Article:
The further west you go in Canada, the better it gets – at least in terms of skiing. The ski fields of Alberta’s Rocky Mountains are a cut above those of Mont Tremblant in Quebec, and are in turn trumped by British Columbia – notably Whistler, where many of the 2010 Winter Olympic events were held. Yet amazingly, you can keep going even further west, over a slim portion of the Pacific and ski on idyllic Vancouver Island.
The six-seater seaplane came down smoothly on choppy seas in Comox Harbour, a dramatic 50-minute hop from Vancouver. Five minutes later I was sitting round an open fire in the Blackfin pub, real ale on the table, an order for chowder followed by catch of the day in the kitchen. The ends-of-the-Earth feeling suggested a remote part of Scotland but, as I would soon learn, the skiing at Mount Washington on Vancouver Island is slopes ahead of Glencoe.
The reason for this is snow, glorious snow: a massive average of 10.5m a year, dumped by the prevailing westerlies on the first high ground they come to after crossing the Pacific. That’s the spine of Vancouver Island, narrowly separated from British Columbia’s mainland, opposite the city of Vancouver. The island, which stretches for 150 miles from Port Hardy in the north to the capital, Victoria, in the south, has roughly the same land mass as England, but only 700,000 inhabitants. My hostess was Sarah Nicholson – British-born but a resident for more than 20 years. She loves the savage diversity on offer here, something that is impossible to find in more densely populated places.
With plenty of space for exotic wildlife on Vancouver Island, the cougar – leopard-sized and lion-coloured – shares top-of-food-chain status with the grizzly bear. Grizzlies can be seen catching a ride on log flotillas as they head downriver in search of prey. But the cougar is as swift and merciless, as Sarah’s neighbour discovered when she found her horse half eaten in its field.
Vancouver Island has two ski stations. Mount Cain, with two drag lifts operating at weekends, is pretty much for locals only. But Mount Washington makes a rewarding add-on to Whistler’s super glitz. The 30-minute drive from Comox dips past pretty period townhouses and simple agricultural communities – but the resort itself is entirely contemporary.
I checked into my condo in Bear Lodge then made my way to Fat Teddy’s, where everyone eats, drinks and makes merry. Named after a local engineer with a big appetite, it is dominated by a very long bar with notices designed to tempt you and rows of glasses for every kind of cocktail. Once I’d hired my kit in the shop next door, I joined the jovial après-ski crowd and stayed on for supper. On Friday or Saturday there’s live music, stand-up comedy or a DJ. But today, a Sunday, I indulged instead in the convivial atmosphere.
In the morning, I was back for a full Canadian breakfast before hitting the mountain. Clip in outside Bear Lodge and you can be sitting on the Eagle Express quad within 30 seconds, riding up to the summit at 1,588m. From there, skiers head over to the slopes served by the Sunrise Quad and some encouraging blue glade runs spiced up with a couple of blacks: Schum’s Delight and Rick’s Ride. Straight down means Powder Basin, East Bull and Whiskey Jack’s Glades, the trees nicely spaced, perfect for powder days.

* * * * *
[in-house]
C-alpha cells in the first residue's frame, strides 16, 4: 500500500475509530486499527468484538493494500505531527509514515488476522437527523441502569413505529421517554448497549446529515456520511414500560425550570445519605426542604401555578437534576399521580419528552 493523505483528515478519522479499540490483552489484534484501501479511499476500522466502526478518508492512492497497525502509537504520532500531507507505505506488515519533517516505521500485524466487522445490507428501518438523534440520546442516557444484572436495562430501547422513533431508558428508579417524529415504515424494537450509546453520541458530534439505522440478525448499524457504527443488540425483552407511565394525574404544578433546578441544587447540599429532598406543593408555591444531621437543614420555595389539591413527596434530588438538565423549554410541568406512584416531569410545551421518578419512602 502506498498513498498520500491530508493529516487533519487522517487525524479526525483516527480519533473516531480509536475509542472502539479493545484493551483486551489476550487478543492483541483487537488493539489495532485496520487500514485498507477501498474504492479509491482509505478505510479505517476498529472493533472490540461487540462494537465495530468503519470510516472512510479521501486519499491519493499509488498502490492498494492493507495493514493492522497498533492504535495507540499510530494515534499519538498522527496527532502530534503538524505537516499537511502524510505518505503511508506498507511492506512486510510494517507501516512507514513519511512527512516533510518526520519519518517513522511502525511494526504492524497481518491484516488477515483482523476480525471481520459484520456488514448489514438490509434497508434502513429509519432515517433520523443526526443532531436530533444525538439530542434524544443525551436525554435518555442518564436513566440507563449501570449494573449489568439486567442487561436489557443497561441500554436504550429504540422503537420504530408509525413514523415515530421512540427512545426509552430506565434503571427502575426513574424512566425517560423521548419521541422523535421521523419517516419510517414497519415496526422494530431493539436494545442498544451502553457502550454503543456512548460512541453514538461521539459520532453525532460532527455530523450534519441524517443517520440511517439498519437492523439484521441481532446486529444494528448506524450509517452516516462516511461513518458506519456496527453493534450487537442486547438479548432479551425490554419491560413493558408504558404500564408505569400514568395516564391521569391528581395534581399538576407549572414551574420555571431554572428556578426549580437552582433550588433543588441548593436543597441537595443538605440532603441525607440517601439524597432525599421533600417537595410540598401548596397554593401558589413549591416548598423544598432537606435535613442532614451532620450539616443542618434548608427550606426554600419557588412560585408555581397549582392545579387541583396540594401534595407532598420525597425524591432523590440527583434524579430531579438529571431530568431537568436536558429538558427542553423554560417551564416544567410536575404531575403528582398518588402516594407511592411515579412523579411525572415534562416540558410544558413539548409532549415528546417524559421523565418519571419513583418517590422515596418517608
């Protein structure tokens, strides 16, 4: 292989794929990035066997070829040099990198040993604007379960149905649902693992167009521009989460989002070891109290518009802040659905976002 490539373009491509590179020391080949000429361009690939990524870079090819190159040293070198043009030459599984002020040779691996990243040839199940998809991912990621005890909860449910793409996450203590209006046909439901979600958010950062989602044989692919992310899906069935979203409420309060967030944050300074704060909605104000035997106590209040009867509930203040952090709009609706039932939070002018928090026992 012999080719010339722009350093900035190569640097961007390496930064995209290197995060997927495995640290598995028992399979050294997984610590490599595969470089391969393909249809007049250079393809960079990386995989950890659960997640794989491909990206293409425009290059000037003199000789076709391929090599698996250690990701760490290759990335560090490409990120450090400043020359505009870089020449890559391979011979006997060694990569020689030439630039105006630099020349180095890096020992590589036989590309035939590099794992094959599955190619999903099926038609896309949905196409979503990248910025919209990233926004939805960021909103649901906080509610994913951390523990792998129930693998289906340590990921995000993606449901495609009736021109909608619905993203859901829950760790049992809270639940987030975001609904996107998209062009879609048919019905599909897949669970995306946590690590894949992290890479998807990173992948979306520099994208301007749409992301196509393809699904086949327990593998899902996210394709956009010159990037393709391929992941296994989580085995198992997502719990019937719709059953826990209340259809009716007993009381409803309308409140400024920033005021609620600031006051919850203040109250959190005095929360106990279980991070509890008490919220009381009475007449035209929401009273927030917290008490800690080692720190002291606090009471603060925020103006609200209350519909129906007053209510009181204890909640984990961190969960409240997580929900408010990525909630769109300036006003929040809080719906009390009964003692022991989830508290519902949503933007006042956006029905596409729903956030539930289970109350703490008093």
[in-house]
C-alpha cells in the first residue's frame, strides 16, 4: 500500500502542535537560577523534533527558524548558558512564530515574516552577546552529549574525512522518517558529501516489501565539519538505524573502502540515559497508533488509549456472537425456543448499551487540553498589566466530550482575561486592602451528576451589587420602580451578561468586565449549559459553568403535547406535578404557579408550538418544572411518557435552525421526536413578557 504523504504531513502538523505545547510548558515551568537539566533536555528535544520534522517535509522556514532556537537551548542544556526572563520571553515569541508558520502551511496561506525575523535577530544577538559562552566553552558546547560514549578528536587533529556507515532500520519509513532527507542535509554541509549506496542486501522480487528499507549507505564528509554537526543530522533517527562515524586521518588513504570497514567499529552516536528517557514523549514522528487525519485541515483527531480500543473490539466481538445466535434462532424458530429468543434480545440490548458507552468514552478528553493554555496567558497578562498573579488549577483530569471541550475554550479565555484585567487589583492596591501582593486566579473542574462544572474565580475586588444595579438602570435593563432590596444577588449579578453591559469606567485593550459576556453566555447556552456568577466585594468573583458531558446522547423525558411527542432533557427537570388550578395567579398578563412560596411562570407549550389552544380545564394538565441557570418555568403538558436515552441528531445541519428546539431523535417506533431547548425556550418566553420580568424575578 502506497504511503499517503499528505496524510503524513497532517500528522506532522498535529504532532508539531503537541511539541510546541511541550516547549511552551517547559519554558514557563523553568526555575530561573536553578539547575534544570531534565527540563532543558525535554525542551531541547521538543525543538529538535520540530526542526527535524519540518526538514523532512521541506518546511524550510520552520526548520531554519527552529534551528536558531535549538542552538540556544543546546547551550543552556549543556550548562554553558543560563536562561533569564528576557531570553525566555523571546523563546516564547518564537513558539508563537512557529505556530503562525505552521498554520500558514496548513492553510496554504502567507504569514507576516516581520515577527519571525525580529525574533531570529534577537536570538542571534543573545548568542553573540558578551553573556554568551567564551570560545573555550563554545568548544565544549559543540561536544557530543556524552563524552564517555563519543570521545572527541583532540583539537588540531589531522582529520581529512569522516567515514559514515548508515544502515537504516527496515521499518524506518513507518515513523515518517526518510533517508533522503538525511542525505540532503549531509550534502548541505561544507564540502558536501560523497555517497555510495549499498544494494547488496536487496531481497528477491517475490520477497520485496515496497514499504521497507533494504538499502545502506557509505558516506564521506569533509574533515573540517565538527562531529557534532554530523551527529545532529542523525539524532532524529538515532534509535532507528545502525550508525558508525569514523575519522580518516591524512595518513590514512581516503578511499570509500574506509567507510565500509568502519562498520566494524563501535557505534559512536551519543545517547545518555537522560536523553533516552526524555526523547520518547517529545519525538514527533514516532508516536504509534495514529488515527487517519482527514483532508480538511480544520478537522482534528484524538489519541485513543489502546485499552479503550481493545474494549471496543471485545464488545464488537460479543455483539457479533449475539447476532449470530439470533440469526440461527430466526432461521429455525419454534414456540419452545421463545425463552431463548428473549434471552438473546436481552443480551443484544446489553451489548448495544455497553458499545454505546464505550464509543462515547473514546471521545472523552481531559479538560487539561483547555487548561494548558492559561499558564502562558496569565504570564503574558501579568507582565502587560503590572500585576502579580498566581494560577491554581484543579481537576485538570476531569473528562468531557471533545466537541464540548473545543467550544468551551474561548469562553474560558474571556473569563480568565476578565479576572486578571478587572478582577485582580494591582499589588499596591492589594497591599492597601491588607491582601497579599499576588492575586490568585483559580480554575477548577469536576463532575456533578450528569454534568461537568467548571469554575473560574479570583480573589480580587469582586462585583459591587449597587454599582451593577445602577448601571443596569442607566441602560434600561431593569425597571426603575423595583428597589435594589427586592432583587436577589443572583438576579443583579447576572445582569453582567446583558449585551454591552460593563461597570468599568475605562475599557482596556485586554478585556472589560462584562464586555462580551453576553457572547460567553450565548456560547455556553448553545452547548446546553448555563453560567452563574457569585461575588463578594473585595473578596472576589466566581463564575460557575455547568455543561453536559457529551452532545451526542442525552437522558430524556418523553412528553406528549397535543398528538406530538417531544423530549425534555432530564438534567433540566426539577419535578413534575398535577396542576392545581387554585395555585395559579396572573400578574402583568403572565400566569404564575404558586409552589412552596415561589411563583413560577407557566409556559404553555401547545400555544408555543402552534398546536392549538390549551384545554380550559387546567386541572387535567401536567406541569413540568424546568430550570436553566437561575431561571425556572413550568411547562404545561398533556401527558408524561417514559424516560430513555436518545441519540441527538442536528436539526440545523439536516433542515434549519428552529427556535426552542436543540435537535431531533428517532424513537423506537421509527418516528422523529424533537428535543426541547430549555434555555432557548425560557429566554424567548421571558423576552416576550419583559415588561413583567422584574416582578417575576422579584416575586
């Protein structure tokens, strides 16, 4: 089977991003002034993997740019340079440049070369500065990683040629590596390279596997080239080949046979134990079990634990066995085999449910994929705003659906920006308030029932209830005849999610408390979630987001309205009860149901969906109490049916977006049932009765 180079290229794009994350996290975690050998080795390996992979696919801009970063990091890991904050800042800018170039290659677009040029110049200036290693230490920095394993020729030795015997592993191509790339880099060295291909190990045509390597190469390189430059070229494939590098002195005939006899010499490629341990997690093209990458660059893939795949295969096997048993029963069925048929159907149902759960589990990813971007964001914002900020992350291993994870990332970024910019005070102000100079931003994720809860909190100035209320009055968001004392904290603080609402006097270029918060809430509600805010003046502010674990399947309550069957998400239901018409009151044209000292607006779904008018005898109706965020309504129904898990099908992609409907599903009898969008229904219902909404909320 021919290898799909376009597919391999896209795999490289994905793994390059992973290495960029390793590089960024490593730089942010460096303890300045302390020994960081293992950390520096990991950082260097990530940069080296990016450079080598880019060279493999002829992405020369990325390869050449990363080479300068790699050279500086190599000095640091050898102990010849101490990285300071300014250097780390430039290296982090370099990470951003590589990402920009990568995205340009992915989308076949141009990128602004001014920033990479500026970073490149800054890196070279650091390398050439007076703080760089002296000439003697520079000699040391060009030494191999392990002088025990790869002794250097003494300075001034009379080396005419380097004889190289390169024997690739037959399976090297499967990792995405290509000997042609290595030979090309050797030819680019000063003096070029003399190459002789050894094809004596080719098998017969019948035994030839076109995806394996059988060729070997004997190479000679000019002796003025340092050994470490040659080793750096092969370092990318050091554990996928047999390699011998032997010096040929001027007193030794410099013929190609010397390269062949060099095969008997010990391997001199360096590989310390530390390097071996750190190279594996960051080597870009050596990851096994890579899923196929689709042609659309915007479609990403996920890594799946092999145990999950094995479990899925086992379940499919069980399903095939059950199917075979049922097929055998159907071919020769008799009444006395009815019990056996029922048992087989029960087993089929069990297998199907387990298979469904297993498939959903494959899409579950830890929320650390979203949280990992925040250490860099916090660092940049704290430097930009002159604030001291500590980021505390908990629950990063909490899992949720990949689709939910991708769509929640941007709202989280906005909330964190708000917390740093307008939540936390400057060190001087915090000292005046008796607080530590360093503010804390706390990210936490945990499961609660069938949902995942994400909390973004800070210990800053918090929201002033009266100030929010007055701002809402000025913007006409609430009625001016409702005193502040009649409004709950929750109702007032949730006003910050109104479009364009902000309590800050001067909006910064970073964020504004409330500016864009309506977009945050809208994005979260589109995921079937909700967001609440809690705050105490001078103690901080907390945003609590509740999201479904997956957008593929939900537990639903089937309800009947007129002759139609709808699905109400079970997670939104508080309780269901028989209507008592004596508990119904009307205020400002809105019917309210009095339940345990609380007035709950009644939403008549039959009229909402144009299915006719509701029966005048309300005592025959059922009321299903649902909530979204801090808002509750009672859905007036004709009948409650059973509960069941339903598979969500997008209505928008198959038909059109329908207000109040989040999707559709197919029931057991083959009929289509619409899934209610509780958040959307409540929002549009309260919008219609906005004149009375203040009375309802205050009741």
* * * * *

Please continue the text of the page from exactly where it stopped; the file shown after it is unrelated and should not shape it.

Last season, the old nursery lifts were replaced by four magic carpets, each in its own caterpillar tube for bad weather protection: a particularly welcoming place to learn. Once the basics are mastered, the Hawk six-seater chair provides rewarding up-mountain variety, a selection of runs that give a sensation of going places. For even greater well-being, take a break at Sushi Mon at the base of Hawk. Here you can lunch deliciously, healthily and cheaply.
Until 2005, that was it. Then they built the Boomerang chair to open 180 hectares of steep, and often very deep, double black diamond tree skiing on the back of the mountain. No easy riding here and not many trails, but plenty of scope for adrenalin burn, especially in the North Bowl.
The Boom has given a pleasant recreational hill a sniff of the beast, creating a must-ski area for visitors and a weekend retreat for Vancouver city residents who think that Whistler has grown too fast. Many who like their challenge combined with tranquillity have bought homes in Mount Washington’s Alpine Village.
The hyperactive can enjoy snow tubing in the Ozone Park every evening until 9pm and floodlit skiing from Thursday to Sunday until 10pm. Nordic enthusiasts will enjoy the Raven Lodge Centre, located on the edge of the resort near open snowfields. The handsome new building has a restaurant and massage suites as well as cross country equipment and lessons.
The town also hosts the annual Wood Sculpture competition, a Vancouver Island special. One artist, one tree trunk, one chainsaw, two days to create a masterpiece. After an encouraging introduction to chainsaw techniques, I have to admit it’s tempting. Tricky, though, to get the winning trunk back home.
Minty Clinch travelled with Frontier Ski (020-8776 8709; frontier-ski.co.uk) which offers five nights at Bear Lodge, with a lift pass, eight hours of ski lessons, a one-day pass for the Ozone Tube park and a Grand Finale dinner from £648pp, based on two people sharing a one-bedroom condominium, with a return flight from Vancouver to Comox included. International flights extra.
The city of Vancouver is served non-stop from Heathrow by Air Canada (0871 220 1111; aircanada.com) and British Airways (0844 493 0787; ba.com). Air Transat flies from Gatwick; seats are sold through Canadian Affair (0843 255 9807; canadianaffair.com).
Harbour Air Seaplanes (001 604 274 1277; harbour-air.com) flies Vancouver-Comox for a one-way fare of C$148 (£95).